The paper does not purport to be comprehensive in relation to matters that are beyond the competence and responsibility of UNHCR. Nor does it contain a detailed blueprint for the implementation of each component of the Plan of Action.
The matrix in Annex I sets out the goals that the Plan of Action is intended to achieve and contains suggestions for activities that might be undertaken under each of the ten component parts. The Plan of Action is global in nature and its implementation would evidently have to be adapted to specific regional and national contexts.
1. Cooperation Among Key Partners
Effective approaches to the dilemmas of mixed movements will
inevitably depend upon full cooperation amongst the key actors concerned:
affected states, governmental bodies, regional and international
organizations with relevant mandates (e.g. UNHCR, OHCHR, UNICEF and IOM) as
well as local and international NGOs.
Hence, a first step is to identify and convene such actors in an appropriate forum so that they can exchange information and establish terms and conditions for cooperation and coordination. The convenor of such a forum would preferably be one or more of the affected states but an international organisation can also play a ‘good offices’ role in this respect.
2. Data Collection and Analysis
A key to any coherent and comprehensive strategy is the collection,
analysis and exchange of data about the characteristics of the movement and
those groups which make it up. Such data should typically include
information relating to conditions in countries of origin, motivations for
movement, modes of transport, transit routes and entry points. An
international or regional organization may be well placed to offer support
for this function.
3. Protection-Sensitive Entry Systems
The establishment of a functioning entry system is an important
element in any strategy relating to mixed movements. Border control is
essential for the purposes of combating international crime, including
smuggling and trafficking, and averting security threats.
Practical protection safeguards are required to ensure that such measures are not applied in an indiscriminate or disproportionate manner and that they do not lead to refoulement. In this respect, border guards and immigration officials would benefit from training and clear instructions on how to respond to asylum applications and how to handle the needs of separated children, victims of trafficking and other groups with specific needs.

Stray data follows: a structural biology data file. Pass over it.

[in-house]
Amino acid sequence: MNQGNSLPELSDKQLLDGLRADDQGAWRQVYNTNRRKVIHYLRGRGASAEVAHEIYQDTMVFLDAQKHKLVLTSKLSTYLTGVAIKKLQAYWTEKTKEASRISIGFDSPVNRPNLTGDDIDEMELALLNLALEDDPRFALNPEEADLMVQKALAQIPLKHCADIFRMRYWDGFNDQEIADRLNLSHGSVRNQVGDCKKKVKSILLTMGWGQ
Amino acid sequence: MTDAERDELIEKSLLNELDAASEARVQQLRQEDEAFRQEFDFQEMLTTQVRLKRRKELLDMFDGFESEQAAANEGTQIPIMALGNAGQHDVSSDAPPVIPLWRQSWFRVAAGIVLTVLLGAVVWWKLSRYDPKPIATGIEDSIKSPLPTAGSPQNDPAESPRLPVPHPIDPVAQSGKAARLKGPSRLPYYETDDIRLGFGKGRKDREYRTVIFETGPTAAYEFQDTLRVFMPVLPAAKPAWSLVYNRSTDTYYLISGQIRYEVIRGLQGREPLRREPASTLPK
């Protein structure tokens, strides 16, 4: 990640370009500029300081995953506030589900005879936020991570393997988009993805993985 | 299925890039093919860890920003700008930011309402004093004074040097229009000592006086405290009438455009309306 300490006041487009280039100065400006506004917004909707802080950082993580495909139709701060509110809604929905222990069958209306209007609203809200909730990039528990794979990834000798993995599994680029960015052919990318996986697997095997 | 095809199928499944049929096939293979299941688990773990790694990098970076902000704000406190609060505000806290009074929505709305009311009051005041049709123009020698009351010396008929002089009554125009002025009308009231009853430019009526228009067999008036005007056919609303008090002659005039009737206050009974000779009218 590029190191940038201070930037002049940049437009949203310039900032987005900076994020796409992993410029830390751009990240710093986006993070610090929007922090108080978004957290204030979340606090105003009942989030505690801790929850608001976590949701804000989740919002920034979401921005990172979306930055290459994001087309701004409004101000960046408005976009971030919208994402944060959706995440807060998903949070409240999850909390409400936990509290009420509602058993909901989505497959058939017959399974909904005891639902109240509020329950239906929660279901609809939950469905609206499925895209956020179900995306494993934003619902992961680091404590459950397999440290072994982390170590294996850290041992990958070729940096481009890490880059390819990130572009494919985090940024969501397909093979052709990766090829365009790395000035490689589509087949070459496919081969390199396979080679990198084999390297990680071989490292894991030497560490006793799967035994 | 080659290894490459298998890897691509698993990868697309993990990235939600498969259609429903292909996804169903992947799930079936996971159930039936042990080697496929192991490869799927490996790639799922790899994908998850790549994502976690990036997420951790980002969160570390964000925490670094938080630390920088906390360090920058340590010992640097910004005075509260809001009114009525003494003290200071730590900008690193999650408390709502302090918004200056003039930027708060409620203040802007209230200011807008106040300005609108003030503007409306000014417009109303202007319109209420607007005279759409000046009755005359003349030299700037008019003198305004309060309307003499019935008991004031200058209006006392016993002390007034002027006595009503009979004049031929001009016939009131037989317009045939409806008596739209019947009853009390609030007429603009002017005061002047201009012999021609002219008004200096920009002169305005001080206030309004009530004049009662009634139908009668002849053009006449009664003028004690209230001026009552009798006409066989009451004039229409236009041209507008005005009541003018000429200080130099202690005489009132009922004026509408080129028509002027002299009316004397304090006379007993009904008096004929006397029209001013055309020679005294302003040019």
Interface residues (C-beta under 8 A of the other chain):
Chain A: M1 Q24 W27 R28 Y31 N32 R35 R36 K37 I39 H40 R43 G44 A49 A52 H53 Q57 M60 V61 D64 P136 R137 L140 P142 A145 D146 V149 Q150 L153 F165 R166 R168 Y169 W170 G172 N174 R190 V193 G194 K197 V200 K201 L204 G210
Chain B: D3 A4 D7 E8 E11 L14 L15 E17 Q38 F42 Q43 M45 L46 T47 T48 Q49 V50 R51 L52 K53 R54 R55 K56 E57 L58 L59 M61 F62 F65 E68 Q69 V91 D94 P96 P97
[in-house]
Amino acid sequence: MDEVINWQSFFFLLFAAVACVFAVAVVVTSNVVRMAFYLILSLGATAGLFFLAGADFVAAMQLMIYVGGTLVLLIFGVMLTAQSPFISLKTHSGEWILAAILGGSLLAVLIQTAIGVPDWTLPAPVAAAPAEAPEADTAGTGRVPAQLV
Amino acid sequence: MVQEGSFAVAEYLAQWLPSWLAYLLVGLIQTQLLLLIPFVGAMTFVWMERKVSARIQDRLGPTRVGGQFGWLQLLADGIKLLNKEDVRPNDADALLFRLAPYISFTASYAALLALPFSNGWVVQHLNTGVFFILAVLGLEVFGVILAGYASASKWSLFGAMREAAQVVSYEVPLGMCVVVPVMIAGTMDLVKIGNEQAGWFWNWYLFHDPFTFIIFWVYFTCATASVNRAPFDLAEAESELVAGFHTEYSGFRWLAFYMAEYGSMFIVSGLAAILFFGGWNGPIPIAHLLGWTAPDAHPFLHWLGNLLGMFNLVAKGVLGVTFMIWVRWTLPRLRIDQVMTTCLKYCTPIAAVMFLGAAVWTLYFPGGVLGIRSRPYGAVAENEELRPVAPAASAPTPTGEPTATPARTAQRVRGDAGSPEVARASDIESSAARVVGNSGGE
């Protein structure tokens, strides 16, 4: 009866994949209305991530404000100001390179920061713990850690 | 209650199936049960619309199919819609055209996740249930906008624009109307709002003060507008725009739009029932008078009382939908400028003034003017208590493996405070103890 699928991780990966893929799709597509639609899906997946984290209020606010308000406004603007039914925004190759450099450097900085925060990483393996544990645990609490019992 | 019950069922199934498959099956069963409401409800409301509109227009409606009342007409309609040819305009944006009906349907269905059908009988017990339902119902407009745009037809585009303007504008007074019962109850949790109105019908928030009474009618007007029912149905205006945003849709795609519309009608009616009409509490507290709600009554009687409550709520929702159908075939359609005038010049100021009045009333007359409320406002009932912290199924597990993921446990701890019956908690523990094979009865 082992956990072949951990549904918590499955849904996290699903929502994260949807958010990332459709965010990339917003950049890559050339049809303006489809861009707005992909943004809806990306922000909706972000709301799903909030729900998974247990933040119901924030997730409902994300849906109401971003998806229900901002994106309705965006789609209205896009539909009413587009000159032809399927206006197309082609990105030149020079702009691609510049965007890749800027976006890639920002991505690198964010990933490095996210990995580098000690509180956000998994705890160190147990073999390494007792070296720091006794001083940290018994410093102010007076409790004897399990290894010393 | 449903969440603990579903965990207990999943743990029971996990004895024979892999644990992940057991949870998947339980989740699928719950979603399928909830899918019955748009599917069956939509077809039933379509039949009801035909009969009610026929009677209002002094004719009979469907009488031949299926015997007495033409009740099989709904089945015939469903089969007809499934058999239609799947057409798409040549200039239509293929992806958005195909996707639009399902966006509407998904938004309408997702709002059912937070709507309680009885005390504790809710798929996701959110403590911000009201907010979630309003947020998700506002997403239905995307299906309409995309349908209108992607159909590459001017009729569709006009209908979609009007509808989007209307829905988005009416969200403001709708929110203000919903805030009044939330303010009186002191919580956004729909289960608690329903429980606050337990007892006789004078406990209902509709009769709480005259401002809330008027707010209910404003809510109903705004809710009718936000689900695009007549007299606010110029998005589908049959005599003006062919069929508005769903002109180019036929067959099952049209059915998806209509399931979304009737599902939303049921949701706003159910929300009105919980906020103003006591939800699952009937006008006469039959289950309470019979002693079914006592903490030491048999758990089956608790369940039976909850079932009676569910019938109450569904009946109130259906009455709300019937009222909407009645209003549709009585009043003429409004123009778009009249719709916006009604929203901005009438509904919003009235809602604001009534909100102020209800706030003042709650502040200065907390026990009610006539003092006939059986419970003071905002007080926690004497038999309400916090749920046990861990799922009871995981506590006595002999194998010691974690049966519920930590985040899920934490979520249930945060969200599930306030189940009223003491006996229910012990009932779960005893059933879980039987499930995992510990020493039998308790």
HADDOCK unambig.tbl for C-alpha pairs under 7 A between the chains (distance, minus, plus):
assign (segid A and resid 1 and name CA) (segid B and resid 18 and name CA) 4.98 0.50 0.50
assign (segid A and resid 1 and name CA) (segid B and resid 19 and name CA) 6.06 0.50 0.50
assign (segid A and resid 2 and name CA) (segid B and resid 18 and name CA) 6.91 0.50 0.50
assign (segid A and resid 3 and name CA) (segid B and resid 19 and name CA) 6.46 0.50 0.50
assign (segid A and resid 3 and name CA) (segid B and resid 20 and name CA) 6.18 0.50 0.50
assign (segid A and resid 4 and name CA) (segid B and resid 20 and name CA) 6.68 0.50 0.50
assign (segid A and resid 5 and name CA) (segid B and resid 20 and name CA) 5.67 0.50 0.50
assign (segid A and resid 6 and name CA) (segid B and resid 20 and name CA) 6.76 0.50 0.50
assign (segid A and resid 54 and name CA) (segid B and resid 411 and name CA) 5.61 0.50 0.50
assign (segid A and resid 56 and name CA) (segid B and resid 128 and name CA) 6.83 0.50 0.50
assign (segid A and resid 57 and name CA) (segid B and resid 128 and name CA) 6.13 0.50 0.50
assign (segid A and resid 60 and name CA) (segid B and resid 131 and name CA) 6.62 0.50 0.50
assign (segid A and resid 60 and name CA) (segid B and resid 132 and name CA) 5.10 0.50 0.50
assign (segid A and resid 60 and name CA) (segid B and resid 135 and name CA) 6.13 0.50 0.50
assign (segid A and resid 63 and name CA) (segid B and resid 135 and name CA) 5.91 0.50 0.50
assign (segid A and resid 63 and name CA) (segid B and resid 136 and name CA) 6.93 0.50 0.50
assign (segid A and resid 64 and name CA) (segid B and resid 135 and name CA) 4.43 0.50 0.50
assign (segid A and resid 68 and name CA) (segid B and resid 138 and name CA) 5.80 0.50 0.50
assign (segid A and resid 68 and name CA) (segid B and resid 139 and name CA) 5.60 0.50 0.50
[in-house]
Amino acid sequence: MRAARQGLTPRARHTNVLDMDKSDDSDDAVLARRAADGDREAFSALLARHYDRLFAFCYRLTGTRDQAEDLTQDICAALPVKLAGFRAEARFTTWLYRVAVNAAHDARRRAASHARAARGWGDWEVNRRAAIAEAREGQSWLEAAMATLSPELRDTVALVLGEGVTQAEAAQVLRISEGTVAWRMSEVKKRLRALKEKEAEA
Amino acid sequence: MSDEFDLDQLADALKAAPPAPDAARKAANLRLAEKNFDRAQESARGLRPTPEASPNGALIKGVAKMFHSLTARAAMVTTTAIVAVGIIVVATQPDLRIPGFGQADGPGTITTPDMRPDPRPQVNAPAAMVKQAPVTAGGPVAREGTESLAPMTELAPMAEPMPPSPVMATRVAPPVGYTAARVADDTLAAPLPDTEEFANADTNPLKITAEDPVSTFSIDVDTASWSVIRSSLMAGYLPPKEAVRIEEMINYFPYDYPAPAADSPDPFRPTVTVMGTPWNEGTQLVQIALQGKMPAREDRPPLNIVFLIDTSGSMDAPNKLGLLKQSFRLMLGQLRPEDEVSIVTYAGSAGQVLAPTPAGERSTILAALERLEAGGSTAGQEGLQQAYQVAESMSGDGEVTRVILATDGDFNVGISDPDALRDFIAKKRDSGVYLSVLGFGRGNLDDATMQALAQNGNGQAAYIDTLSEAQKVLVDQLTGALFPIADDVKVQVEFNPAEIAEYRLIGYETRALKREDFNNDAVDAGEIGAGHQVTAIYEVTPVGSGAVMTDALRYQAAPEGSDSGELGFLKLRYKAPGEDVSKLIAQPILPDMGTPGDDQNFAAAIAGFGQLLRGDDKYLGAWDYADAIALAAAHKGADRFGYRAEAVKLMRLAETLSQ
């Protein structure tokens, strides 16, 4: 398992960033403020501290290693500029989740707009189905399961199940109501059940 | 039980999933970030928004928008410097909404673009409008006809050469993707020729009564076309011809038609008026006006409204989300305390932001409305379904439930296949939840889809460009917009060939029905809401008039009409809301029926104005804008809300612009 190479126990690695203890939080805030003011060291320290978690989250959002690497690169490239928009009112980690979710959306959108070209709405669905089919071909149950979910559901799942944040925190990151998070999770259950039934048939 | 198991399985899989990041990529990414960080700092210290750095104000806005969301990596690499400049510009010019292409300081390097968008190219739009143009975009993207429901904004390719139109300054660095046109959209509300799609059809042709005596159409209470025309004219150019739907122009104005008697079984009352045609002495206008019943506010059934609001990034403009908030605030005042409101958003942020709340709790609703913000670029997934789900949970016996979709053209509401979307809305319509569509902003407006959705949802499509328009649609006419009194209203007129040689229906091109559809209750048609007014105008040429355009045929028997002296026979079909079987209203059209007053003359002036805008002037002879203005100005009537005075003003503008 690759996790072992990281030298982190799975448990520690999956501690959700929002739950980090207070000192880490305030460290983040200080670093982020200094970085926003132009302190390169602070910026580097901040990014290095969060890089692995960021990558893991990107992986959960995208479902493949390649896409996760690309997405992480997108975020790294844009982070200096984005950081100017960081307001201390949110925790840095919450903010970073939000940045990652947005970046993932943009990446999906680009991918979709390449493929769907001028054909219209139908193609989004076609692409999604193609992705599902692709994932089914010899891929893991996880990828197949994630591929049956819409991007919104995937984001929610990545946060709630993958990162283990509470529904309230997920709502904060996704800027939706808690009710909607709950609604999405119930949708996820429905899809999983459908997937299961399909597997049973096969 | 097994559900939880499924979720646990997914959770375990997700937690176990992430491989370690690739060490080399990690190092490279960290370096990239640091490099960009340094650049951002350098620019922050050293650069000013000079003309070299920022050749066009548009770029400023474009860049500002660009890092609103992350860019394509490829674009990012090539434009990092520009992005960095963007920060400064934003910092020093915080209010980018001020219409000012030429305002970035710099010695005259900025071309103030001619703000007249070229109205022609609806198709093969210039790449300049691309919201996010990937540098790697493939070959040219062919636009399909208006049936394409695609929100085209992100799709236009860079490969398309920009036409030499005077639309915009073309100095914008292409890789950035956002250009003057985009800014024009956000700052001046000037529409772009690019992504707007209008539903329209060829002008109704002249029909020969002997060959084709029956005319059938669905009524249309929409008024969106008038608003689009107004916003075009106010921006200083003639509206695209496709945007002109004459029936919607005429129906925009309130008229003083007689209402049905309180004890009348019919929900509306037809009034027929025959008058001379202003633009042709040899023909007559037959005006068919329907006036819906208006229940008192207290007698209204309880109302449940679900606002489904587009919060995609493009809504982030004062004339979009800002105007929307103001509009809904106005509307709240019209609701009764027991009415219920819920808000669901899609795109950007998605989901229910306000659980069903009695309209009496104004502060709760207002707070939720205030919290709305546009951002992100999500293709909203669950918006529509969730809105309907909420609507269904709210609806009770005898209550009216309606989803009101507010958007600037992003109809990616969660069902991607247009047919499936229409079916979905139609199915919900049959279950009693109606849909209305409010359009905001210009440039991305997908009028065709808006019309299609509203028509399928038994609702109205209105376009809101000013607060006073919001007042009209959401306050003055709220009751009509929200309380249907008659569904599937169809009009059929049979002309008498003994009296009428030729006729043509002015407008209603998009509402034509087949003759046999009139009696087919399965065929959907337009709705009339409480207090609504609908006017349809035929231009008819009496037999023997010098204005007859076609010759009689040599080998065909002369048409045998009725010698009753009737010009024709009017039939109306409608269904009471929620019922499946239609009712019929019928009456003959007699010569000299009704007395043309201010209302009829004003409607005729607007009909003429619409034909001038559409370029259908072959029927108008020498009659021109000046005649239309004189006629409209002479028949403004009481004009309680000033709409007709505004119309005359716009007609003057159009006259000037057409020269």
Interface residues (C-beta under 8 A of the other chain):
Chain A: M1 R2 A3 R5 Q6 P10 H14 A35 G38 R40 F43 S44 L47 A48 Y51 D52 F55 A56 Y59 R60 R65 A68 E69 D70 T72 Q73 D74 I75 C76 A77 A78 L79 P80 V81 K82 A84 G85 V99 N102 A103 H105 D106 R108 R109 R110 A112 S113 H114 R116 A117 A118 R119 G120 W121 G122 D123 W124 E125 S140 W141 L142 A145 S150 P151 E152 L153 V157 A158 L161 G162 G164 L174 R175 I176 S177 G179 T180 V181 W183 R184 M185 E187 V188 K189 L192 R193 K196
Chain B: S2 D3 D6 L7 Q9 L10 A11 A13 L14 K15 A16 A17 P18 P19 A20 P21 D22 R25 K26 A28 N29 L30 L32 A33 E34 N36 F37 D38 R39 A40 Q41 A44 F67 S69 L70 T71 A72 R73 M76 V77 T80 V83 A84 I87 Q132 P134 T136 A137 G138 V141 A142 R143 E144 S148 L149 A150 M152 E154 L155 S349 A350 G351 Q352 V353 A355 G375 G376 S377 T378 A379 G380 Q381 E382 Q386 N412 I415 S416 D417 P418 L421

With regard to irregular maritime migration, a particular range of considerations arise, including safeguarding lives at sea, respecting the obligations of maritime law, maintaining the integrity of the search and rescue regime and ensuring the smooth flow of maritime traffic.
4. Reception Arrangements
Appropriate reception arrangements are needed to ensure that the
basic human needs of people involved in mixed movements can be met. Such
reception arrangements should also enable new arrivals to be registered and
provided with temporary documentation. Especially in situations where a high
percentage of the new arrivals are refugees or asylum-seekers, UNHCR could
facilitate the putting in place of appropriate arrangements, or be otherwise
involved on a temporary basis, together with the principally responsible
5. Mechanisms for Profiling and Referral
Once new arrivals have been registered and provided with temporary
documentation, an initial determination will have to be made with regard to
who they are, why they have left their own country and where their intended
destination is. Counselling provides an opportunity to establish whether
they wish to seek asylum and to identify other options available to them,
including return, regularization or regular onward migration. This
channelling arrangement would not constitute a refugee status determination.